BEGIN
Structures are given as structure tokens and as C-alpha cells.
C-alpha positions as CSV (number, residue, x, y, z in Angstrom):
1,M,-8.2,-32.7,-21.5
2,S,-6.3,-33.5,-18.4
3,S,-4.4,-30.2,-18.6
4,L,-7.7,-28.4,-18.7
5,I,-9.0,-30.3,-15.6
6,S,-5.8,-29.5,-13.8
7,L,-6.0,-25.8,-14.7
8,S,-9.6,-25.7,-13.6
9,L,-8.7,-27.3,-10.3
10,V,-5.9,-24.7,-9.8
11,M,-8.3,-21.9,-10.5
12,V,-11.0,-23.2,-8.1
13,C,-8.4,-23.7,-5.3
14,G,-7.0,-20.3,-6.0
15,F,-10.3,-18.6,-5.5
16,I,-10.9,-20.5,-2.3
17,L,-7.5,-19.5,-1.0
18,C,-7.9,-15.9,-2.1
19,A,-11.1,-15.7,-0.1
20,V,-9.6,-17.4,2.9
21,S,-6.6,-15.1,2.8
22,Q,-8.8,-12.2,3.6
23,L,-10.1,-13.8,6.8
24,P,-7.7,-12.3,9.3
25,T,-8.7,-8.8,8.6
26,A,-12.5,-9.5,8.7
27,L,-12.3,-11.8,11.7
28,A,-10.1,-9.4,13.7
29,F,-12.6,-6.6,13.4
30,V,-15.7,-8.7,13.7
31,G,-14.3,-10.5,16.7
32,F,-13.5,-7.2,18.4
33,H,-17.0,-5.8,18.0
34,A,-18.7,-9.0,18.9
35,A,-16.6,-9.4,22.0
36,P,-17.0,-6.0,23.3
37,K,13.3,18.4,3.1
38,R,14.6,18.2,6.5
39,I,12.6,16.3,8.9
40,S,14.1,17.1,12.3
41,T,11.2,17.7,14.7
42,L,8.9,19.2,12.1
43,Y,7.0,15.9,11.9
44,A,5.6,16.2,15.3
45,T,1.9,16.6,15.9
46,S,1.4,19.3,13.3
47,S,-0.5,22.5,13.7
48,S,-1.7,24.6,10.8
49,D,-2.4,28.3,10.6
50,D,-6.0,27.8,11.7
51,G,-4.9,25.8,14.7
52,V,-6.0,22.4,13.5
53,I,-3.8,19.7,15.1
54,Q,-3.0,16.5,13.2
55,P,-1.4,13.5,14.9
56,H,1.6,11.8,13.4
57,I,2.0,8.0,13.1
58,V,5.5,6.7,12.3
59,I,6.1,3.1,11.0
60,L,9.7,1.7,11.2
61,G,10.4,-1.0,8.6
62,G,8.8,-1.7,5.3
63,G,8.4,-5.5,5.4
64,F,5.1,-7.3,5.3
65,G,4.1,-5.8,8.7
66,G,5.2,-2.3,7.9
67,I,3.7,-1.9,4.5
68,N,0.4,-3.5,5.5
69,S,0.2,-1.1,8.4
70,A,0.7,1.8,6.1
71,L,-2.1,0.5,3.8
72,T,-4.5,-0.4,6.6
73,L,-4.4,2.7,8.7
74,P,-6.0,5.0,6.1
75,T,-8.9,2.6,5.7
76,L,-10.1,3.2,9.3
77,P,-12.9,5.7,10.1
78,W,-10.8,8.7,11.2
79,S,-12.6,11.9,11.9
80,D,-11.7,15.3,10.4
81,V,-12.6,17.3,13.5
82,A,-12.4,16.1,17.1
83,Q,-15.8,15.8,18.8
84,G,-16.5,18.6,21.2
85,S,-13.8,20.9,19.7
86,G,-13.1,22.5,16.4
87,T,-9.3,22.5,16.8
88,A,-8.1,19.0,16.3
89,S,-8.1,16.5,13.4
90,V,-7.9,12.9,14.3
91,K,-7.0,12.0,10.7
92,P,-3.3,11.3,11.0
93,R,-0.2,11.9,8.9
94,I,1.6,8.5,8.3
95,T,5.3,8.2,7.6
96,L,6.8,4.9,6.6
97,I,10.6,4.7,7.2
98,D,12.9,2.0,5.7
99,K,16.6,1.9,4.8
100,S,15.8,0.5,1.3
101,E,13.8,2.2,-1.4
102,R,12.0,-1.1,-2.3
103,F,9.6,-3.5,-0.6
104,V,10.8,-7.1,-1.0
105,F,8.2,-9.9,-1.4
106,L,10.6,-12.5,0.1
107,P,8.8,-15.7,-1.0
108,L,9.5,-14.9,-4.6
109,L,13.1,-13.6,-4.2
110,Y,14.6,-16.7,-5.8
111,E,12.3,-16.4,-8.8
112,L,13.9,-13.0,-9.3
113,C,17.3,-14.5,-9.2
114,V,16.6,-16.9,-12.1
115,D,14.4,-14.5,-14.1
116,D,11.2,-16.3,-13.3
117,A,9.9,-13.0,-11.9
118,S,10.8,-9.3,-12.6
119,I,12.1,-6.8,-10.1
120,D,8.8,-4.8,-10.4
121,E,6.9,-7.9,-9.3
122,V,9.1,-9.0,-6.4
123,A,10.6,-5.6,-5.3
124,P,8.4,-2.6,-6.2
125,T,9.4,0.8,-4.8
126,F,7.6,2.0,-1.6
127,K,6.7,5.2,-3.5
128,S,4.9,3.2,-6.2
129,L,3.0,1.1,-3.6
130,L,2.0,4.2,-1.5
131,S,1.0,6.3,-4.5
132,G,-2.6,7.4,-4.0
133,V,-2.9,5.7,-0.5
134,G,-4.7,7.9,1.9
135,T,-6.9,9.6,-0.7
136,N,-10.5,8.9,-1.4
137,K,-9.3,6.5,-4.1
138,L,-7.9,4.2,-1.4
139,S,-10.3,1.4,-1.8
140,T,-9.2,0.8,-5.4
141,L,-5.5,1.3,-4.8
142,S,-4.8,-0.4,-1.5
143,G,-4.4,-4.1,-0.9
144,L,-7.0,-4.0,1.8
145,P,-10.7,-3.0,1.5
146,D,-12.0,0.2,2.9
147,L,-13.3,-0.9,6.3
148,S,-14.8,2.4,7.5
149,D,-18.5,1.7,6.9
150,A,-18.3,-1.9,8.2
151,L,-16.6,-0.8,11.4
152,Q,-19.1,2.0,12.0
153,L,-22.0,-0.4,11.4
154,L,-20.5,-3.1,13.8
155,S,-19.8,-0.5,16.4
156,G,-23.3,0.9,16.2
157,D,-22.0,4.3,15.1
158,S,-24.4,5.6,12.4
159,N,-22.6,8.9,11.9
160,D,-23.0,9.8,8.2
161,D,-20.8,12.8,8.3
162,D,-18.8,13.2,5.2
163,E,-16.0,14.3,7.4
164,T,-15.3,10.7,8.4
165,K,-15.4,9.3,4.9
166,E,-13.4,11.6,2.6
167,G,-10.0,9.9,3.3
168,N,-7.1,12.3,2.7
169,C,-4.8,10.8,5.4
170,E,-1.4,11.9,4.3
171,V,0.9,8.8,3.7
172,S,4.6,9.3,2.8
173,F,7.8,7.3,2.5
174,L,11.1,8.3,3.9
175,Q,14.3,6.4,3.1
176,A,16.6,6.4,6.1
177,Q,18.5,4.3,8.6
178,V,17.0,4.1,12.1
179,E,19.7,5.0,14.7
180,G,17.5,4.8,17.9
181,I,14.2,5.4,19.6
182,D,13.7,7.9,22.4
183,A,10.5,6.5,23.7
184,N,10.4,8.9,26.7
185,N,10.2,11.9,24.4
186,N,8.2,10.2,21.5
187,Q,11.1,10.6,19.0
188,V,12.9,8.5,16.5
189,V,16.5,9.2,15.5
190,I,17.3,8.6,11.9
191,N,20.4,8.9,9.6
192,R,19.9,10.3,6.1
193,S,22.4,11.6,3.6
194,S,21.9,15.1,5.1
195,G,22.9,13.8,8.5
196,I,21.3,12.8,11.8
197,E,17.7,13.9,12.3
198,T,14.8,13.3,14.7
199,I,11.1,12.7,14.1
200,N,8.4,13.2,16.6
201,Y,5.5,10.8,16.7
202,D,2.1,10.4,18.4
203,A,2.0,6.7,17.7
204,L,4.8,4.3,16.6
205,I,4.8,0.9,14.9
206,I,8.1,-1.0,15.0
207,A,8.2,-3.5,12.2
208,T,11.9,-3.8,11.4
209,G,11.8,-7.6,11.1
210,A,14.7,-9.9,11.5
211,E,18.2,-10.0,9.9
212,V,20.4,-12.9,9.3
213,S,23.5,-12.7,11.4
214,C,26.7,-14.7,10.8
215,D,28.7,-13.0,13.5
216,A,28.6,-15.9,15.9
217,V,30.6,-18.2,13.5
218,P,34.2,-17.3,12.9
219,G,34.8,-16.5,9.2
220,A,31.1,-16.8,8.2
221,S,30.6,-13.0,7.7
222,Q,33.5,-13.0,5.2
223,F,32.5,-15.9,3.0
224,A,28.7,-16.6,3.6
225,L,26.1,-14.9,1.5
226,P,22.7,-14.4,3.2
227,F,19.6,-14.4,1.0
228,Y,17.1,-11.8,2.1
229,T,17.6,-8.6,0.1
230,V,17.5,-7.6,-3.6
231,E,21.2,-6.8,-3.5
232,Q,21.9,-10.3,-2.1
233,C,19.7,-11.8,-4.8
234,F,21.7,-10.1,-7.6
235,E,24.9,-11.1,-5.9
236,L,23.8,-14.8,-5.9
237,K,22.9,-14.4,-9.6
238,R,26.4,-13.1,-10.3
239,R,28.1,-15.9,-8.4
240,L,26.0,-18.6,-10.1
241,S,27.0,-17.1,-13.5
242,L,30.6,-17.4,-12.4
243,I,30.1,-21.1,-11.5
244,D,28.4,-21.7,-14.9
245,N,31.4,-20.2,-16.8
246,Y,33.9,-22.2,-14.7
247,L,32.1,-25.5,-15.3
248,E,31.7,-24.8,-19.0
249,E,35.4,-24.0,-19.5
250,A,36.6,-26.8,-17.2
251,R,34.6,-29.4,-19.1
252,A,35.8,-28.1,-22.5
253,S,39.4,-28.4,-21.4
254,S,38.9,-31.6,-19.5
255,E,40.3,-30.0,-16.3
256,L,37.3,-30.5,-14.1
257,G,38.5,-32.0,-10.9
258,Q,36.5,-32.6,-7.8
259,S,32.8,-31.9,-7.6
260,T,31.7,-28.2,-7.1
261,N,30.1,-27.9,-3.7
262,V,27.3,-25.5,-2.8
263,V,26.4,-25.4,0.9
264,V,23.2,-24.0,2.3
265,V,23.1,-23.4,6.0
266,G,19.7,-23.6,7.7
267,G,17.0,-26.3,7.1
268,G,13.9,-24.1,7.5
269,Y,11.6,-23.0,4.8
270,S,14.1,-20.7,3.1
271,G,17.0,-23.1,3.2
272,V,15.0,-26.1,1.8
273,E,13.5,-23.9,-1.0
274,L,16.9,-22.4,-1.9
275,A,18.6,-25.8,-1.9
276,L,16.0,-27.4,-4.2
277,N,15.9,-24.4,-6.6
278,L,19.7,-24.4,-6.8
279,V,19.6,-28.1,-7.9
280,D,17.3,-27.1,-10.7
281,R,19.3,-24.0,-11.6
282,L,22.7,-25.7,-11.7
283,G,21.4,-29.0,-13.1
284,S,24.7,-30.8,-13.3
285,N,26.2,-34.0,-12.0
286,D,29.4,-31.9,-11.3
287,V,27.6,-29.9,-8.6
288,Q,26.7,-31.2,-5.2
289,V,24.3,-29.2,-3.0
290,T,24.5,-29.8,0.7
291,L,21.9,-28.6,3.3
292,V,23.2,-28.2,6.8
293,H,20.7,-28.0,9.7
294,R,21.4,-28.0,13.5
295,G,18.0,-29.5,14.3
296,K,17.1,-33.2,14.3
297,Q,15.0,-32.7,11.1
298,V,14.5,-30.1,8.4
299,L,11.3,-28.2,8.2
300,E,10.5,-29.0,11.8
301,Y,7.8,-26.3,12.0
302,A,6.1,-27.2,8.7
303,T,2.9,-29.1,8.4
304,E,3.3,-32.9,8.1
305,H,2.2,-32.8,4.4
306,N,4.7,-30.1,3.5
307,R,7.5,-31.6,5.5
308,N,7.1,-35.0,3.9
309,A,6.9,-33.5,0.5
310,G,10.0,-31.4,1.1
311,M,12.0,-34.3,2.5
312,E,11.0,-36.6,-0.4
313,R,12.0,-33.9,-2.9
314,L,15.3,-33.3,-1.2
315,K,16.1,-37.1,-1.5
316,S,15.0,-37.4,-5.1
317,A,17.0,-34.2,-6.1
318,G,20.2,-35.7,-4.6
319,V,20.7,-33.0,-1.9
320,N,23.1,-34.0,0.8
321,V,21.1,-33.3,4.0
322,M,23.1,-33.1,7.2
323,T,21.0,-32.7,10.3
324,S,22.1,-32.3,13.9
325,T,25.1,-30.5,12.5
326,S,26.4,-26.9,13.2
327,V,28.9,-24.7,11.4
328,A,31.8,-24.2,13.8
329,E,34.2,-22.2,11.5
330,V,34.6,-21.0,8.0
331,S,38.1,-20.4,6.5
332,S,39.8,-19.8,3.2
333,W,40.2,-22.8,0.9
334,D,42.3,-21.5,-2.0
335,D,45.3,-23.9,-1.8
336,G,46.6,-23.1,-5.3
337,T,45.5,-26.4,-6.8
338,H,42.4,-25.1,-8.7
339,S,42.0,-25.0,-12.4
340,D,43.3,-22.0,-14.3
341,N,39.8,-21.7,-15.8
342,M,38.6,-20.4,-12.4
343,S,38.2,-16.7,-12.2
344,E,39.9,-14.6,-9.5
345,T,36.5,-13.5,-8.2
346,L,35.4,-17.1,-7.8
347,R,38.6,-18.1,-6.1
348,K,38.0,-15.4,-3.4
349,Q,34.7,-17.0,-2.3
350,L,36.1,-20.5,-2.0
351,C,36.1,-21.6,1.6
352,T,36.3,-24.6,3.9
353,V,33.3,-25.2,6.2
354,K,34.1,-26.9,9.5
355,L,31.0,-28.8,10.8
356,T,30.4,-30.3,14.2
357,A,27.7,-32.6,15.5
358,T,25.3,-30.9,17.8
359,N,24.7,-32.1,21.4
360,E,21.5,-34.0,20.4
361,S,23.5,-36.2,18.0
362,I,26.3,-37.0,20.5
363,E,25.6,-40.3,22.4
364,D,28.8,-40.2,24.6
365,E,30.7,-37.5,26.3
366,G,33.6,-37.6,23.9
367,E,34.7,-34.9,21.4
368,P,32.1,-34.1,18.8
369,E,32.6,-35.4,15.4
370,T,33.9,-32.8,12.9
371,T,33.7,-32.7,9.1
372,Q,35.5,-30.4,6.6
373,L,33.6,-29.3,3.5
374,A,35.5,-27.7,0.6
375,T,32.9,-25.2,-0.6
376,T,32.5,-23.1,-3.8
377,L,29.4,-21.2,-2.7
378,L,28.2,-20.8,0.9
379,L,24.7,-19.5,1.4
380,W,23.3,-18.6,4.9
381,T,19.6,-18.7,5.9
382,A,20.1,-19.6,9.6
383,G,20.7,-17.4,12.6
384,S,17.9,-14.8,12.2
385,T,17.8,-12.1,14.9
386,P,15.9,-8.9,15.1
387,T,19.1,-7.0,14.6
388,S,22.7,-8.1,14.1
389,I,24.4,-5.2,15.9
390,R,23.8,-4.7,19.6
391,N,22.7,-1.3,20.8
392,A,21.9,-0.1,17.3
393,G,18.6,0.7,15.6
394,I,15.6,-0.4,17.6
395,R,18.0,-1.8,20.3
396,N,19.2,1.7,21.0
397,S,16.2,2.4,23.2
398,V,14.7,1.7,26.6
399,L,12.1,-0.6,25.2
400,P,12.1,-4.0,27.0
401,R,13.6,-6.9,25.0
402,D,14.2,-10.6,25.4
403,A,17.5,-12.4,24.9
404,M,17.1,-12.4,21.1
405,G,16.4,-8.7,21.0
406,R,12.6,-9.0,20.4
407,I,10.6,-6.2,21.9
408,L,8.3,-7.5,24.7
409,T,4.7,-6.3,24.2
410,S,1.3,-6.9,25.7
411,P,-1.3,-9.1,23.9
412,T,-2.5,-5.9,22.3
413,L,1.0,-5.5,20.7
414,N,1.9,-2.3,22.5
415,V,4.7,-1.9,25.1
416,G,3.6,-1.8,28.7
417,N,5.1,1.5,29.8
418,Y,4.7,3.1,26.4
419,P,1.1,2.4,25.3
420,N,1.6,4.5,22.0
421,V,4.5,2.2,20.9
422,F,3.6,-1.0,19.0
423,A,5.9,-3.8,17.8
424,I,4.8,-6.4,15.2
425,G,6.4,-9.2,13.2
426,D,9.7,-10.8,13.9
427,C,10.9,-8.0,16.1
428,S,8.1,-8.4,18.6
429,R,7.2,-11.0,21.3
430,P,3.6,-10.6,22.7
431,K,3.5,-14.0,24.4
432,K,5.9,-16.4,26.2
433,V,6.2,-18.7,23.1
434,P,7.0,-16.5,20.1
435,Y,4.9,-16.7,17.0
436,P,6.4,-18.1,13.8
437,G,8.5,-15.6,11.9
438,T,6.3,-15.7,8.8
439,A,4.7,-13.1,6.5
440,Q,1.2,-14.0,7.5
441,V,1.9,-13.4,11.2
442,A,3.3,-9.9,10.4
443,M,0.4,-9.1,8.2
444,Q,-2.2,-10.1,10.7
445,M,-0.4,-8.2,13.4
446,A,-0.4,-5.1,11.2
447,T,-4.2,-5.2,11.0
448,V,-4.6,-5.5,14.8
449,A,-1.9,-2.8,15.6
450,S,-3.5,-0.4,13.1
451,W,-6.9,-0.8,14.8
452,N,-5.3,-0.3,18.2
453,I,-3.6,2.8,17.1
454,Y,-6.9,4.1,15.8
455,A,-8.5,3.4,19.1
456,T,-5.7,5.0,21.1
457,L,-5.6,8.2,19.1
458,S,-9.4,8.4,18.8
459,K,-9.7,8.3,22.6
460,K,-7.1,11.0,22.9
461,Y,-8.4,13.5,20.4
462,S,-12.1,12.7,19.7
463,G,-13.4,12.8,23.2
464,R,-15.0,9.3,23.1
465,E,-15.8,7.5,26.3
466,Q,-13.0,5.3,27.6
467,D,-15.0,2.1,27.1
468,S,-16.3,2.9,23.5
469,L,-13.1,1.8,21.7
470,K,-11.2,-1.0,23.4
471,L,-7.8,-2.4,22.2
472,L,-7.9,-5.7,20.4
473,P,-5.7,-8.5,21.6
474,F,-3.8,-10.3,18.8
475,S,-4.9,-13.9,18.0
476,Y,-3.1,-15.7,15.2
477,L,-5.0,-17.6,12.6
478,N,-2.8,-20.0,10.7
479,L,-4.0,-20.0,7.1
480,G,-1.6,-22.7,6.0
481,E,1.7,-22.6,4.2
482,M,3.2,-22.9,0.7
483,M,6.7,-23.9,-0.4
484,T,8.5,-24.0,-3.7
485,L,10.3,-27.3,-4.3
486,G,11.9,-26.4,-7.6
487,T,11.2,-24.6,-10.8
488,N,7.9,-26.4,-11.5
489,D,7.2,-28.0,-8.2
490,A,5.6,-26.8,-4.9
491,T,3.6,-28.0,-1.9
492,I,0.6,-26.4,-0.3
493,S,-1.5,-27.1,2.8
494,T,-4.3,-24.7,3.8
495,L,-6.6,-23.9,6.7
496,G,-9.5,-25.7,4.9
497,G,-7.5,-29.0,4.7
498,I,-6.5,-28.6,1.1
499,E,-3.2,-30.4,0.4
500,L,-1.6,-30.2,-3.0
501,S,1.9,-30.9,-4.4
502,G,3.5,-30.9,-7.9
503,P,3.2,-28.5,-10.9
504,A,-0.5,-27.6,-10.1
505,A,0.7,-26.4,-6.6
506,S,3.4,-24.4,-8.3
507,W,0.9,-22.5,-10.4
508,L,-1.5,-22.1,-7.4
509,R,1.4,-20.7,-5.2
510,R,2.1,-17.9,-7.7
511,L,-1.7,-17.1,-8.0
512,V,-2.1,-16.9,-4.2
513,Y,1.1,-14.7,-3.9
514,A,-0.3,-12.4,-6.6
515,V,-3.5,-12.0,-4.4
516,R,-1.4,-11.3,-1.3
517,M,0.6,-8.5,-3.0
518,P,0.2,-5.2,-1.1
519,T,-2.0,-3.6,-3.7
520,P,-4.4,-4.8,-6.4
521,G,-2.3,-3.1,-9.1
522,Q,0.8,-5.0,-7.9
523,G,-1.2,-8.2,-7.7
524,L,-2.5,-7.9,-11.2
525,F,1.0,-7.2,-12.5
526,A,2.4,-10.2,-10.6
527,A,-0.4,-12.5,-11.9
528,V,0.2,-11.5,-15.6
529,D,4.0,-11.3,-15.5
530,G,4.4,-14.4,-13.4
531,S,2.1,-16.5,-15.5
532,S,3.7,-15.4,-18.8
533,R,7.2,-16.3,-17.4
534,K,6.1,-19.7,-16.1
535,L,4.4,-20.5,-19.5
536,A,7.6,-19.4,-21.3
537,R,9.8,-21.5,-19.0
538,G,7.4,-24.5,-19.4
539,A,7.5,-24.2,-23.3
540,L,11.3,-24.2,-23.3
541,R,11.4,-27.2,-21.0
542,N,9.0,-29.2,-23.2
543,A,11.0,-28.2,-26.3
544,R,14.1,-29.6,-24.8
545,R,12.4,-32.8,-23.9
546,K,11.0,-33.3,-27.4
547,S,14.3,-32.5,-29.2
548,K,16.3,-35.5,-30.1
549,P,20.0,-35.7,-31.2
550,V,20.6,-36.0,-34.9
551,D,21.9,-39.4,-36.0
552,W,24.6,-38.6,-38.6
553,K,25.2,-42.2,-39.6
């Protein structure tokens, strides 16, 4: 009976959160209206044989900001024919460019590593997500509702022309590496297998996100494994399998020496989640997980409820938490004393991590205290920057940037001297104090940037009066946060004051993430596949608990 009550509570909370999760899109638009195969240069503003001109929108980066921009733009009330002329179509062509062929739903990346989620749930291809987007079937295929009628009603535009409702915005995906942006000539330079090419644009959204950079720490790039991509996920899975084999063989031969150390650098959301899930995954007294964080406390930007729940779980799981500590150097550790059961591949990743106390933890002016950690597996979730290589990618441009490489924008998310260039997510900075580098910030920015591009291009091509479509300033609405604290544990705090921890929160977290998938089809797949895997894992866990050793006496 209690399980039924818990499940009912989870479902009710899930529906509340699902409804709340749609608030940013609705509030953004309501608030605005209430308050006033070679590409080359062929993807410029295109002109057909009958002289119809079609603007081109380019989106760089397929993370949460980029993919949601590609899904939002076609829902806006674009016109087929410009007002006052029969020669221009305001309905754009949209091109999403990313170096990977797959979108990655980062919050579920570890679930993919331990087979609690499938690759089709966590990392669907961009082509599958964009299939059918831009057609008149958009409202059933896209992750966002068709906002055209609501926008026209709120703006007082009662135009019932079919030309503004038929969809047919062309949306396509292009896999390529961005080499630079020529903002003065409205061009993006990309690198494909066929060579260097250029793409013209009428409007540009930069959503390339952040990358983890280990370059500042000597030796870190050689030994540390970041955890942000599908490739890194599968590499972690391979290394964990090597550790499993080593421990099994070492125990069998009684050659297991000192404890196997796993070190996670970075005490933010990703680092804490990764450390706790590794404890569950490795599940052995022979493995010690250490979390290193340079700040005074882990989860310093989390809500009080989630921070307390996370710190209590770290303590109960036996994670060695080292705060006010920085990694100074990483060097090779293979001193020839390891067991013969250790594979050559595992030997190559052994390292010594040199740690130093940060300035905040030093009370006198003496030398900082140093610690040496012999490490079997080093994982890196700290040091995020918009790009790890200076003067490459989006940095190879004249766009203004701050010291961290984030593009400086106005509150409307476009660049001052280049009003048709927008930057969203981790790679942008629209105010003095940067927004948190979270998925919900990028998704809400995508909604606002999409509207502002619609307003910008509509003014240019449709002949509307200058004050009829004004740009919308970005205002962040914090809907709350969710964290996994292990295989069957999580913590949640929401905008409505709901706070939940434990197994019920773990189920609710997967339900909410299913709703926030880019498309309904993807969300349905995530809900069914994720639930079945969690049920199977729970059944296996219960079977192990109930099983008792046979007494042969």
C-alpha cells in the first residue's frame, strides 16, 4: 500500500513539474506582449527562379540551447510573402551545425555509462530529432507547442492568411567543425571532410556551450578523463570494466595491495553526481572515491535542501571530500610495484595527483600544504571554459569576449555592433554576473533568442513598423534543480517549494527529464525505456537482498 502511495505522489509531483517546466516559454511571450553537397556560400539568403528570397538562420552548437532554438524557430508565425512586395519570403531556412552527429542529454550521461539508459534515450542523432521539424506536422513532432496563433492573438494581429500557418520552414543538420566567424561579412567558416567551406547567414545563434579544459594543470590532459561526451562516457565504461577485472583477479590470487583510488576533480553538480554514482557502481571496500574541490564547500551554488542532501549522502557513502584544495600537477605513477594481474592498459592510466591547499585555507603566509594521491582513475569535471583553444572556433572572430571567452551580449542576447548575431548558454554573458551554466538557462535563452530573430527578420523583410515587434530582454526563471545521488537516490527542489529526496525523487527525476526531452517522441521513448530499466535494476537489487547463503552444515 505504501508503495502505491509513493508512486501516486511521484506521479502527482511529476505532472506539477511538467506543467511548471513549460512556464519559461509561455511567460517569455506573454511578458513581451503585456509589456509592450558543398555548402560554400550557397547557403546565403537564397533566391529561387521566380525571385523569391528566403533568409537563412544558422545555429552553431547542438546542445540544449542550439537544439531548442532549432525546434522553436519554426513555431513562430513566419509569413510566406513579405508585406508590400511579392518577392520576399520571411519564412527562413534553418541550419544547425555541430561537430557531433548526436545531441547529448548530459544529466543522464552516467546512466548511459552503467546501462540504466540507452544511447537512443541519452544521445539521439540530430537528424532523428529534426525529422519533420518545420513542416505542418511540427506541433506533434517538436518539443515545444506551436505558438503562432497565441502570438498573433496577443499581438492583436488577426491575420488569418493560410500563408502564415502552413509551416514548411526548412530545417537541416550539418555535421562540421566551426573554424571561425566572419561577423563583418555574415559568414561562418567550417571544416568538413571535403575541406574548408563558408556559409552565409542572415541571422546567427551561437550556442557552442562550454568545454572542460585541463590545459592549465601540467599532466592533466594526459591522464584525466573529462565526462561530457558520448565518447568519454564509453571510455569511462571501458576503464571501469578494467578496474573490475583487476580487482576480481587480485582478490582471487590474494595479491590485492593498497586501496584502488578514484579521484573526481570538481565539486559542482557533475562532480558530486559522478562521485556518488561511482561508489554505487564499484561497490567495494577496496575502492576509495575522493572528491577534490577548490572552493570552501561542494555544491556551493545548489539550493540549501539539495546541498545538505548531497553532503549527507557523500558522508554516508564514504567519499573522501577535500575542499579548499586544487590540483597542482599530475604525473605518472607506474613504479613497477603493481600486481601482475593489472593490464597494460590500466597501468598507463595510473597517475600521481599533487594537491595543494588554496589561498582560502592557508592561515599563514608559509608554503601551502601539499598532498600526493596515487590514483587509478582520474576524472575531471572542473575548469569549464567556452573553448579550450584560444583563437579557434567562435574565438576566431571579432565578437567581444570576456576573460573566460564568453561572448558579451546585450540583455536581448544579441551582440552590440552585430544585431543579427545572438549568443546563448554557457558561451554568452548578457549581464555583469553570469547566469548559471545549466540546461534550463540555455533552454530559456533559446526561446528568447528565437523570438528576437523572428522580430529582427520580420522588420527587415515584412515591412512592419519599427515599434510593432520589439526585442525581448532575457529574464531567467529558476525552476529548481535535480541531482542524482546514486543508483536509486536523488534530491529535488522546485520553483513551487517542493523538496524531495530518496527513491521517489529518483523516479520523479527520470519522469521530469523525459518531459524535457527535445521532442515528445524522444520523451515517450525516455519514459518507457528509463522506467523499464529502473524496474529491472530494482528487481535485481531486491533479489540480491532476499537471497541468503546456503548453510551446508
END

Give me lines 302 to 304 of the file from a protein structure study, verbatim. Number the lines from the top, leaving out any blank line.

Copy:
300,E,10.5,-29.0,11.8
301,Y,7.8,-26.3,12.0
302,A,6.1,-27.2,8.7